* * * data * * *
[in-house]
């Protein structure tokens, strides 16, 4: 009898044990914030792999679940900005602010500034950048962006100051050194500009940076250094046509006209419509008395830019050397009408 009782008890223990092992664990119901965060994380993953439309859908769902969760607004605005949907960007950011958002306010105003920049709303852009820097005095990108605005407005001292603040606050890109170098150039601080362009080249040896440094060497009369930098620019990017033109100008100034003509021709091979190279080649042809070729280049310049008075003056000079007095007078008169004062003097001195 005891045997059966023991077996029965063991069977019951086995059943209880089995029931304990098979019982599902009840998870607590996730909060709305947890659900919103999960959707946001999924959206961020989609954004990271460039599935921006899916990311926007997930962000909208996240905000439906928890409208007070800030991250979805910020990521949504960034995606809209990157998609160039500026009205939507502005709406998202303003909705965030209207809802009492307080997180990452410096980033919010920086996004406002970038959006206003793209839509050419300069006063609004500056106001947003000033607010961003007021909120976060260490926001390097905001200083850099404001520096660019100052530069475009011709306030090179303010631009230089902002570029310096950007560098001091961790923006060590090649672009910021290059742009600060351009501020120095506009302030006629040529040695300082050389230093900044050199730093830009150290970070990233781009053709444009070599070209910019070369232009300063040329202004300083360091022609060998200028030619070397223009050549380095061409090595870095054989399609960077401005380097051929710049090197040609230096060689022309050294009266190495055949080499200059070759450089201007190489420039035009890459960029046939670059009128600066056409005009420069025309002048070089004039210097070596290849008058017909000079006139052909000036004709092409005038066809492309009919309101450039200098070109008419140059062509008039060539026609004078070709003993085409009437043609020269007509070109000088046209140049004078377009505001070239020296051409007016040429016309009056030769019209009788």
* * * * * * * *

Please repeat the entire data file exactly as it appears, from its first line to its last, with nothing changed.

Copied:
[in-house]
């Protein structure tokens, strides 16, 4: 009898044990914030792999679940900005602010500034950048962006100051050194500009940076250094046509006209419509008395830019050397009408 009782008890223990092992664990119901965060994380993953439309859908769902969760607004605005949907960007950011958002306010105003920049709303852009820097005095990108605005407005001292603040606050890109170098150039601080362009080249040896440094060497009369930098620019990017033109100008100034003509021709091979190279080649042809070729280049310049008075003056000079007095007078008169004062003097001195 005891045997059966023991077996029965063991069977019951086995059943209880089995029931304990098979019982599902009840998870607590996730909060709305947890659900919103999960959707946001999924959206961020989609954004990271460039599935921006899916990311926007997930962000909208996240905000439906928890409208007070800030991250979805910020990521949504960034995606809209990157998609160039500026009205939507502005709406998202303003909705965030209207809802009492307080997180990452410096980033919010920086996004406002970038959006206003793209839509050419300069006063609004500056106001947003000033607010961003007021909120976060260490926001390097905001200083850099404001520096660019100052530069475009011709306030090179303010631009230089902002570029310096950007560098001091961790923006060590090649672009910021290059742009600060351009501020120095506009302030006629040529040695300082050389230093900044050199730093830009150290970070990233781009053709444009070599070209910019070369232009300063040329202004300083360091022609060998200028030619070397223009050549380095061409090595870095054989399609960077401005380097051929710049090197040609230096060689022309050294009266190495055949080499200059070759450089201007190489420039035009890459960029046939670059009128600066056409005009420069025309002048070089004039210097070596290849008058017909000079006139052909000036004709092409005038066809492309009919309101450039200098070109008419140059062509008039060539026609004078070709003993085409009437043609020269007509070109000088046209140049004078377009505001070239020296051409007016040429016309009056030769019209009788």